ADHD and Stress

Stress is a difficult and emotional sense of state that is only heightened for those with ADHD. General life stressors can be made so much worse when you have ADHD as you struggle to find coping mechanisms and find the motivation to get around the problem, never mind a global pandemic that’s going on around us right now.

ADHD symptoms can be heightened when dealing with stress, which in turn makes dealing with the stressful situation more difficult because you are now fighting a battle with your ADHD too. Symptoms such as lack of sleep or an irregular sleeping pattern, lack of focus and concentration, and procrastination become more frequent when dealing with stress, but it’s totally normal too.

What Is Stress?

Brown desk with open book and open laptop with words 'Deadline due: tomorrow' on laptop screen.

Stress is the body’s response to feeling under pressure or threatened, which is known as the ‘fight, flight, or freeze’ response, which allows the body to react as needed, such as slamming on the car breaks to stop an accident. This response can be incredibly useful when dealing with deadlines, but when stress becomes a constant, it becomes ‘chronic stress’.

Chronic stress is when the body has not left the fight-flight-freeze mode, which means that all responses that are used when dealing with sudden stress are left with you in your daily life. Chronic stress can cause a whole host of problems, including lack of appetite, lack of sleep, and high heart rate. We experience these symptoms because sleep and hunger are not things that your body is concerned about when it perceives danger, as escaping that danger is much more important than getting sleep or food.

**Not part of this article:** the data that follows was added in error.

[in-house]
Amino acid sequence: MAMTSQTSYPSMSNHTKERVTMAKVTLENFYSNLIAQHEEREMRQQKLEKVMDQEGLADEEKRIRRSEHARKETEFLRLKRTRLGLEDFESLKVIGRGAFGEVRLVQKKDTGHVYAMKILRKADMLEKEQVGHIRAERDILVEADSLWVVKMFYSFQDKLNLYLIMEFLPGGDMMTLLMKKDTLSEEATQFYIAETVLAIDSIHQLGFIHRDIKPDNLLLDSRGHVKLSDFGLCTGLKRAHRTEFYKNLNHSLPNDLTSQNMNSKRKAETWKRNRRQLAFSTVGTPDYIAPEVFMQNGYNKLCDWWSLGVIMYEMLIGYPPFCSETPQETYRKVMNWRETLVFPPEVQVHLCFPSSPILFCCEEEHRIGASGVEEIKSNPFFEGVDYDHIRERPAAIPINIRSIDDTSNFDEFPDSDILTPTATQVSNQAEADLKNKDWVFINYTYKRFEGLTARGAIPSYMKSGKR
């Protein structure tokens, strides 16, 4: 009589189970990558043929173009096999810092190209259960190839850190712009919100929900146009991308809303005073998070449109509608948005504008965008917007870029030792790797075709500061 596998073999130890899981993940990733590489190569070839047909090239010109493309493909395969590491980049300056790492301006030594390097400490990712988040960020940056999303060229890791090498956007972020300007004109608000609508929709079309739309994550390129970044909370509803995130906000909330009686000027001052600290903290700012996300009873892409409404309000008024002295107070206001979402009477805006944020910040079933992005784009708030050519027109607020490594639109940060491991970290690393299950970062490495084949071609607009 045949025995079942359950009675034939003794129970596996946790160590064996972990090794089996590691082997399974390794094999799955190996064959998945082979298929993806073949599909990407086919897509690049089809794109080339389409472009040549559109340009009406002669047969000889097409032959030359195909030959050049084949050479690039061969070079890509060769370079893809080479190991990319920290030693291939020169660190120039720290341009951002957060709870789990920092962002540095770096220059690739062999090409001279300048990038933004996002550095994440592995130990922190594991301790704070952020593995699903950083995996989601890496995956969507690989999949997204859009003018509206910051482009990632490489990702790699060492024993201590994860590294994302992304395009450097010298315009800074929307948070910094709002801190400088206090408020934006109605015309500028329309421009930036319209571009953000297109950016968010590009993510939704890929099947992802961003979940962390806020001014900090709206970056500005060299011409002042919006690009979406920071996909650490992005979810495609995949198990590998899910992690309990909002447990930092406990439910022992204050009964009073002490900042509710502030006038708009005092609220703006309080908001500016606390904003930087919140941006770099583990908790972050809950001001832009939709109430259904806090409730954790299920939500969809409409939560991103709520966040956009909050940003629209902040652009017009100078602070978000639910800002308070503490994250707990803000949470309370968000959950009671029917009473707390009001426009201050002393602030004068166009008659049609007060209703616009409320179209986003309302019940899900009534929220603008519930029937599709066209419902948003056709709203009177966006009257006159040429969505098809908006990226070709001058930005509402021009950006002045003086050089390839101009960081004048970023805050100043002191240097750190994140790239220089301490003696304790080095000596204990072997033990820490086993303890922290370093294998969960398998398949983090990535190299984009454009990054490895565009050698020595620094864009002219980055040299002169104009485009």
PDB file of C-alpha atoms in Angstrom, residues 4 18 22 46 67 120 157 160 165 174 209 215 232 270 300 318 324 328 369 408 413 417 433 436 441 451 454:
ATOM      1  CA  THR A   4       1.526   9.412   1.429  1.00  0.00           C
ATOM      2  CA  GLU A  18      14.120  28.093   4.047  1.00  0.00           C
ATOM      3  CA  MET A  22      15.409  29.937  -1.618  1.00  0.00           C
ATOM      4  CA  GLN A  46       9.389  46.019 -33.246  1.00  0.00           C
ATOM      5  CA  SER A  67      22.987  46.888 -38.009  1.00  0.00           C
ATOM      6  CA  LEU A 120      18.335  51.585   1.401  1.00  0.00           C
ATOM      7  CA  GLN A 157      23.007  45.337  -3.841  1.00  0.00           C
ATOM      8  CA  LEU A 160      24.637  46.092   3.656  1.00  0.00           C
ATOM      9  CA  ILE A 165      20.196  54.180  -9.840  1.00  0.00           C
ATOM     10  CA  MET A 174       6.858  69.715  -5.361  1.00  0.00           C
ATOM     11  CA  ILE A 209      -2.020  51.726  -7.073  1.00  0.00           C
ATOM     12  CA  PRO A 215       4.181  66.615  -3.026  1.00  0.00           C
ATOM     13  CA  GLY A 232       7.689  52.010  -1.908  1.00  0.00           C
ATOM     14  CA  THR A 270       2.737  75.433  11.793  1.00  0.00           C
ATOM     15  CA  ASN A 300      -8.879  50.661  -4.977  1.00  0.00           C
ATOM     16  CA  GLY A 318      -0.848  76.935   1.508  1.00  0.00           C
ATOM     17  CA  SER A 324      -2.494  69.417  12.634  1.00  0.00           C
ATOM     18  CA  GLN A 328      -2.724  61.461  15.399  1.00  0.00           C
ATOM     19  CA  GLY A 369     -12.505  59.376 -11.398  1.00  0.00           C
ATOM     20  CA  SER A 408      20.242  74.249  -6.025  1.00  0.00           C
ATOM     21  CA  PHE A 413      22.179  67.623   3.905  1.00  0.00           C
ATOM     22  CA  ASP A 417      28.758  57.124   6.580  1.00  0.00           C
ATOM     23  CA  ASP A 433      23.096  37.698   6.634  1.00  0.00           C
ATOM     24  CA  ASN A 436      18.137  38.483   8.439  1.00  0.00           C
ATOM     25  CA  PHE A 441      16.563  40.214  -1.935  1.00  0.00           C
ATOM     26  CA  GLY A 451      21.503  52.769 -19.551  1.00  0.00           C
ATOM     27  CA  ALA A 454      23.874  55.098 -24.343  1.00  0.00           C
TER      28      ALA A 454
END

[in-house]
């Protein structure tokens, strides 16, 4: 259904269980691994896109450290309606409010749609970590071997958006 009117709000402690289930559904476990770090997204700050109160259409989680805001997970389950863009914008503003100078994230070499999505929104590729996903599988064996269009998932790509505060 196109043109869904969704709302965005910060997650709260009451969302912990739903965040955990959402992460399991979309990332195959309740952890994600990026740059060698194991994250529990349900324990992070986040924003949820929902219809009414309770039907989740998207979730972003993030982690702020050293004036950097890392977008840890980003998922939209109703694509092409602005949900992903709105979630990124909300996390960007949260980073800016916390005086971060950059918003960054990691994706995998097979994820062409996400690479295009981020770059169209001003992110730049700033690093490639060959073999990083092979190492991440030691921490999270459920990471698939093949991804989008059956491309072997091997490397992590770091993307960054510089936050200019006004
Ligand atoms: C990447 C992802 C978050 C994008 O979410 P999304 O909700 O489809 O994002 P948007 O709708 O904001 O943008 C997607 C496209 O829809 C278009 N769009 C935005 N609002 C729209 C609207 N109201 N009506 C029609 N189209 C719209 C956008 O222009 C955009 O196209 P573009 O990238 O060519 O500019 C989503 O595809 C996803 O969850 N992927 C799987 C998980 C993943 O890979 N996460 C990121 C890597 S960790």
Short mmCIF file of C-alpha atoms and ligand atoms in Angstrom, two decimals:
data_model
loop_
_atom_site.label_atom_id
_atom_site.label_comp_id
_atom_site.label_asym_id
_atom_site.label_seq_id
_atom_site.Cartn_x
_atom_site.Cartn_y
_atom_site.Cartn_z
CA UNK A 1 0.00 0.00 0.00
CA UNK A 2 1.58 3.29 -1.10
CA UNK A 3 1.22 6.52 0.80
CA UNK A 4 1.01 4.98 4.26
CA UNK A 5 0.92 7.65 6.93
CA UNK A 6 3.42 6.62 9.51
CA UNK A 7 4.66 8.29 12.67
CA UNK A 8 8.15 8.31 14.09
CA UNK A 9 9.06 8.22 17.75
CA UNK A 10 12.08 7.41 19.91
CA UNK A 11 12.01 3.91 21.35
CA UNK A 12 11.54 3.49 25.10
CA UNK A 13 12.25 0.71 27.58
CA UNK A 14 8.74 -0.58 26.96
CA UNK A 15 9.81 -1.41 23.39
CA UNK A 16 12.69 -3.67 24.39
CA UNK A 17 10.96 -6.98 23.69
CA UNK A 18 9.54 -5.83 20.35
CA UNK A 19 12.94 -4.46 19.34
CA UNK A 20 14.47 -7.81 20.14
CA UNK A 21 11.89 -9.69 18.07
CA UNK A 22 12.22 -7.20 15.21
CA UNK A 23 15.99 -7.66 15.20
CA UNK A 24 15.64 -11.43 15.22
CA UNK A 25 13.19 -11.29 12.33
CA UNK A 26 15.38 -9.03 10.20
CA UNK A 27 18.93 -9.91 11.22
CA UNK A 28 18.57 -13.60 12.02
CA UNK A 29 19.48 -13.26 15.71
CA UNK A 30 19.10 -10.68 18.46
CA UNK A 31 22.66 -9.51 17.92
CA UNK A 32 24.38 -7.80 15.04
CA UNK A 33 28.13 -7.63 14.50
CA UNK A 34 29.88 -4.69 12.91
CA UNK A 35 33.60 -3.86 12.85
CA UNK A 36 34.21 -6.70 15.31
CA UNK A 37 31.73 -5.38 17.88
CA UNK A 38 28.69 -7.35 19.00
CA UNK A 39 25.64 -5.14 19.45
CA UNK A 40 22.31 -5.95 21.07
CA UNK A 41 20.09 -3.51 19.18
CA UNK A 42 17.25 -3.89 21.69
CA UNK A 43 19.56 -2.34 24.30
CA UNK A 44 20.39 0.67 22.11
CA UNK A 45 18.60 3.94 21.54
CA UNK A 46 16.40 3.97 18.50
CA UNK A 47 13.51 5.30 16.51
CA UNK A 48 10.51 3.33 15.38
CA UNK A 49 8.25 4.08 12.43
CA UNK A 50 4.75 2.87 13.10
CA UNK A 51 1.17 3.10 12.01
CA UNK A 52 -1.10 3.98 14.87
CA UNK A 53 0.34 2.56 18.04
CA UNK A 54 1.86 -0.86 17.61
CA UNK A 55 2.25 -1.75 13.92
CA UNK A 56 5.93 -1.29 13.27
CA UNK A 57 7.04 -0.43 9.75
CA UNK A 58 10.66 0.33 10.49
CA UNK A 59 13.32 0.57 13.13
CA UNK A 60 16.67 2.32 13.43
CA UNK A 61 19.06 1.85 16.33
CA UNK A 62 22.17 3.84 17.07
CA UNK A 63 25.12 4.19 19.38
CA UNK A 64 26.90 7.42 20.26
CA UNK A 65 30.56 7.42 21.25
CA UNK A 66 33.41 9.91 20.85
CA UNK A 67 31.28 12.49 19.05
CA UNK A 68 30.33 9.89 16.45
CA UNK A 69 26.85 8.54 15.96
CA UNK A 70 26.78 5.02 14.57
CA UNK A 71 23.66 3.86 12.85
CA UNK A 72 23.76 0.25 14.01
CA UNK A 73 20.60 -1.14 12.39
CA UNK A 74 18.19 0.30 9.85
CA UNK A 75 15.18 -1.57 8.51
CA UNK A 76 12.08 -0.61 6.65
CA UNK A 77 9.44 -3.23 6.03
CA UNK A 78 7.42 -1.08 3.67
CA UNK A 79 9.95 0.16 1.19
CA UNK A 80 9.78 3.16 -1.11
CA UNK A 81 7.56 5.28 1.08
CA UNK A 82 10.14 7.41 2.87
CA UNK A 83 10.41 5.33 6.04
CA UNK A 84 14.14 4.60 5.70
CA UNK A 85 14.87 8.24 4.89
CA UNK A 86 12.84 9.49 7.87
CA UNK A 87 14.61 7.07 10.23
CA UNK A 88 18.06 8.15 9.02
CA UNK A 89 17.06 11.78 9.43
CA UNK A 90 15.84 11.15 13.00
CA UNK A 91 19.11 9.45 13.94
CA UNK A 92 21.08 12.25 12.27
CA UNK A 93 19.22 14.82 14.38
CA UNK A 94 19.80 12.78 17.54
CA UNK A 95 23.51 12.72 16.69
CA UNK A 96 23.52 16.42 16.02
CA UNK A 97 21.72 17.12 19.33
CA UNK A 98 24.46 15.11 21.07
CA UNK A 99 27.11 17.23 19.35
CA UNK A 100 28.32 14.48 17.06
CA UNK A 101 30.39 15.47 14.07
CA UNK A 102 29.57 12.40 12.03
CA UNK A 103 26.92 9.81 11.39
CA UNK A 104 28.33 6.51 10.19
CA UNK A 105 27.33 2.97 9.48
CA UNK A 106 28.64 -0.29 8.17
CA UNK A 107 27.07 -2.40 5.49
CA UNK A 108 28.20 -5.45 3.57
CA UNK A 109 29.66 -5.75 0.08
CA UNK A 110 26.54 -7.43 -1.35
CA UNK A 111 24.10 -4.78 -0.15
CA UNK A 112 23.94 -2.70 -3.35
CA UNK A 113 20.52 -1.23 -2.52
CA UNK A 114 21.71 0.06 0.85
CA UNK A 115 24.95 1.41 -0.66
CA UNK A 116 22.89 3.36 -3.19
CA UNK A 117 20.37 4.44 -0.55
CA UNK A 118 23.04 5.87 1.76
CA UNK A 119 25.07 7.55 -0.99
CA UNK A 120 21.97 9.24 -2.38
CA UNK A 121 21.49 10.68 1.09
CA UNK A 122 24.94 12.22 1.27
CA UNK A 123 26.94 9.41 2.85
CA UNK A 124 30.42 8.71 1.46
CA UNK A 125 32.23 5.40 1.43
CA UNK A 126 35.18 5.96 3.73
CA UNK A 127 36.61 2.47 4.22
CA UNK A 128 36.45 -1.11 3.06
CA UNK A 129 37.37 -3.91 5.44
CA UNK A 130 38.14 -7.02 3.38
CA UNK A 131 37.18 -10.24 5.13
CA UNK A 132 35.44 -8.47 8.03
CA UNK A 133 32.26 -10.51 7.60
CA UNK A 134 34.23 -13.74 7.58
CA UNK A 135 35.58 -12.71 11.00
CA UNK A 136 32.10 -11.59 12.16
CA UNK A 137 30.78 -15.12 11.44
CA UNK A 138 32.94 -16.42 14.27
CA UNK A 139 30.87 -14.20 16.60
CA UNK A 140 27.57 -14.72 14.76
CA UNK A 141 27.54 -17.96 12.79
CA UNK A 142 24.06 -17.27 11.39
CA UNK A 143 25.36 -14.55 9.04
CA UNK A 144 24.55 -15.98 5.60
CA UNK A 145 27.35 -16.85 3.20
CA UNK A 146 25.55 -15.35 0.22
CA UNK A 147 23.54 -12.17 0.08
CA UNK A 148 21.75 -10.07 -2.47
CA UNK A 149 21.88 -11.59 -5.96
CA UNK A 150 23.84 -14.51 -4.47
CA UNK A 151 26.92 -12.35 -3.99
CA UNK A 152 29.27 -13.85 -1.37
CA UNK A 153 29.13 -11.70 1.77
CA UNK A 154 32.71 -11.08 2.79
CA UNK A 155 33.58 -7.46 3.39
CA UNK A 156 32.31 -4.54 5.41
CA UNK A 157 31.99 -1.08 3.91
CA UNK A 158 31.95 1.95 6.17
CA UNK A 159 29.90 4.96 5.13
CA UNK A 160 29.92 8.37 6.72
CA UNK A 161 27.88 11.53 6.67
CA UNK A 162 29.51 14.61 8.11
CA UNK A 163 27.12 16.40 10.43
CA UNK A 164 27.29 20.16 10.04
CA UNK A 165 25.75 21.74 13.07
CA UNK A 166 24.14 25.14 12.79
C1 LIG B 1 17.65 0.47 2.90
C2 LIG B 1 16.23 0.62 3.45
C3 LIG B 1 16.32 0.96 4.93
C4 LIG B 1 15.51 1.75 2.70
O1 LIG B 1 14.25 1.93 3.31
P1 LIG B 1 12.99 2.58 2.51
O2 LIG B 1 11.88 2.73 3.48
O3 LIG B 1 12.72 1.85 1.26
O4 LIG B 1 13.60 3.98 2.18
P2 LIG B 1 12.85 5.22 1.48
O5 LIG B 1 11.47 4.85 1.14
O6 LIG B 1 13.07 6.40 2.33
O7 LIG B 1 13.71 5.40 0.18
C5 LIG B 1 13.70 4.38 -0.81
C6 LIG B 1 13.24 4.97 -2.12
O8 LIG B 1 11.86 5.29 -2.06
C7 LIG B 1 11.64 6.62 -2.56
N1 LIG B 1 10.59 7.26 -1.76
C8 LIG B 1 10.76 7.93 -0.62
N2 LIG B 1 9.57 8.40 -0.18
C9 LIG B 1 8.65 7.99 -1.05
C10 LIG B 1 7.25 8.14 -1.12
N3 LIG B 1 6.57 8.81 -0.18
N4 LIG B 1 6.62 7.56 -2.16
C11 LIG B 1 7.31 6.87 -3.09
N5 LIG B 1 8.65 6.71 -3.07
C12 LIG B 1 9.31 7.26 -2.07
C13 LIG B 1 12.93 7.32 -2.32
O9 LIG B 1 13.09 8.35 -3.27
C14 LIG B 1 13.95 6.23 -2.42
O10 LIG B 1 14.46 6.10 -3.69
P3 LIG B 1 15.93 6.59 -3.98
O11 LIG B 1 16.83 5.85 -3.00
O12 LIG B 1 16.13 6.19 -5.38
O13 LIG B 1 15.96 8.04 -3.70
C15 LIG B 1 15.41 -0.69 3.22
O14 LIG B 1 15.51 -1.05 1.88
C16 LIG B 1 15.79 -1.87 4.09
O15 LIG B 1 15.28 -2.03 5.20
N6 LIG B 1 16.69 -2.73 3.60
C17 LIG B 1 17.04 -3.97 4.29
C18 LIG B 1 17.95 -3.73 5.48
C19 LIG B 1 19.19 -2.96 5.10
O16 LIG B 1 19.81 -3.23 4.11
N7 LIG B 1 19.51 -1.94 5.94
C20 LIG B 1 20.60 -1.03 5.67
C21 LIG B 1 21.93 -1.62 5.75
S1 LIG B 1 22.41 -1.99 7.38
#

Symptoms of chronic stress can include:

  • Headache
  • Muscle aches and tension (clenching your jaw anyone?)
  • Stomach aches and indigestion problems
  • Chest pain or faster heart beat
  • Difficulty concentrating
  • Lack of motivation
  • Problems with decision making
  • Being forgetful
  • Being snappy and agitated
  • Too much or too little sleep
  • Eating too much or too little

How Does Stress Affect ADHD?

ADHD and stress is a confusing relationship. We often find we’re incredibly useful in sudden high-stress situations, I’ve had my friend set the toaster on fire, and whilst she was panicking and not knowing what to do I just calmly dealt with the situation and stuck the toaster outside. Or you have two days before your deadline and you have three months of work to do in two days and you somehow complete it. But when it comes to long term stress such as jobs, long term school work, or a global pandemic, we start to suffer.

Those who suffer from ADHD are much more likely to deal with stressful situations such as school failure, financial problems, and maintaining relationships, which means we are also much more likely to deal with chronic stress over our lifetime.

Chronic stress is known to cause a lack of motivation and focus, restlessness, and anxiety, which are already symptoms of ADHD, so when chronic stress is combined with ADHD, our symptoms become much more difficult to handle. This can create a vicious cycle of not finding the motivation to fix the problem, creating more stress as you’re not dealing with the problem, and the cycle continues.